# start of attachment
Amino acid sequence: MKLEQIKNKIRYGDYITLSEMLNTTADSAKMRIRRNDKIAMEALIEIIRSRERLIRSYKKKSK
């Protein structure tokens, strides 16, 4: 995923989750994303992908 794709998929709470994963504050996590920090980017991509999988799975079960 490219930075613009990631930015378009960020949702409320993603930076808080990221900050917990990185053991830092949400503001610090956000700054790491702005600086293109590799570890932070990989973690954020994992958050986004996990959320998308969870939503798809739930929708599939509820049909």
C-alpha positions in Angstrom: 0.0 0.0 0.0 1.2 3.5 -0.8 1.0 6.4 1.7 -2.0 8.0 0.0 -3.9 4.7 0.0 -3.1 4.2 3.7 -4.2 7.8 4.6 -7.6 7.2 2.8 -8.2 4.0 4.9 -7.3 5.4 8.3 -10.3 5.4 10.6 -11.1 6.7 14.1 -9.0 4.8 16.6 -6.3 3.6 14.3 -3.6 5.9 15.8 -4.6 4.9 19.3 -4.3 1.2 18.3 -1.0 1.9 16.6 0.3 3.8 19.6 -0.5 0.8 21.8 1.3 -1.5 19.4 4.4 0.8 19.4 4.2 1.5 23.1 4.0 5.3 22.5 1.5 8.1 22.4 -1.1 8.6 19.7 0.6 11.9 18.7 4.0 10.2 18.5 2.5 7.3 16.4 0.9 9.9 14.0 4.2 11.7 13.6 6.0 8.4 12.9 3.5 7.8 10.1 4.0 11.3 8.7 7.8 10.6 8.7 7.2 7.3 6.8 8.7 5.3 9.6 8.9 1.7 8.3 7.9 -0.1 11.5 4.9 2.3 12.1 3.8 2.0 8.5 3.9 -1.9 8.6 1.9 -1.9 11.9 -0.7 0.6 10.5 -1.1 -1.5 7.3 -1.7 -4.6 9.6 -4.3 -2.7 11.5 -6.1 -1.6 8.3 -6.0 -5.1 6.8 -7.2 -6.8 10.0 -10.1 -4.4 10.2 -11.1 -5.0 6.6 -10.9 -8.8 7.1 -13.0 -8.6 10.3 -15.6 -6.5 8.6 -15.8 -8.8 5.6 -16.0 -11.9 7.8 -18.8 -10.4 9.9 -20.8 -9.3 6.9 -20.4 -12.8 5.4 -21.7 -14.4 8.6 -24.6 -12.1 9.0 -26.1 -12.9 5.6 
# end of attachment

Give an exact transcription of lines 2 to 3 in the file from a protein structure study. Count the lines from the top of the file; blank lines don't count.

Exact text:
């Protein structure tokens, strides 16, 4: 995923989750994303992908 794709998929709470994963504050996590920090980017991509999988799975079960 490219930075613009990631930015378009960020949702409320993603930076808080990221900050917990990185053991830092949400503001610090956000700054790491702005600086293109590799570890932070990989973690954020994992958050986004996990959320998308969870939503798809739930929708599939509820049909």
C-alpha positions in Angstrom: 0.0 0.0 0.0 1.2 3.5 -0.8 1.0 6.4 1.7 -2.0 8.0 0.0 -3.9 4.7 0.0 -3.1 4.2 3.7 -4.2 7.8 4.6 -7.6 7.2 2.8 -8.2 4.0 4.9 -7.3 5.4 8.3 -10.3 5.4 10.6 -11.1 6.7 14.1 -9.0 4.8 16.6 -6.3 3.6 14.3 -3.6 5.9 15.8 -4.6 4.9 19.3 -4.3 1.2 18.3 -1.0 1.9 16.6 0.3 3.8 19.6 -0.5 0.8 21.8 1.3 -1.5 19.4 4.4 0.8 19.4 4.2 1.5 23.1 4.0 5.3 22.5 1.5 8.1 22.4 -1.1 8.6 19.7 0.6 11.9 18.7 4.0 10.2 18.5 2.5 7.3 16.4 0.9 9.9 14.0 4.2 11.7 13.6 6.0 8.4 12.9 3.5 7.8 10.1 4.0 11.3 8.7 7.8 10.6 8.7 7.2 7.3 6.8 8.7 5.3 9.6 8.9 1.7 8.3 7.9 -0.1 11.5 4.9 2.3 12.1 3.8 2.0 8.5 3.9 -1.9 8.6 1.9 -1.9 11.9 -0.7 0.6 10.5 -1.1 -1.5 7.3 -1.7 -4.6 9.6 -4.3 -2.7 11.5 -6.1 -1.6 8.3 -6.0 -5.1 6.8 -7.2 -6.8 10.0 -10.1 -4.4 10.2 -11.1 -5.0 6.6 -10.9 -8.8 7.1 -13.0 -8.6 10.3 -15.6 -6.5 8.6 -15.8 -8.8 5.6 -16.0 -11.9 7.8 -18.8 -10.4 9.9 -20.8 -9.3 6.9 -20.4 -12.8 5.4 -21.7 -14.4 8.6 -24.6 -12.1 9.0 -26.1 -12.9 5.6 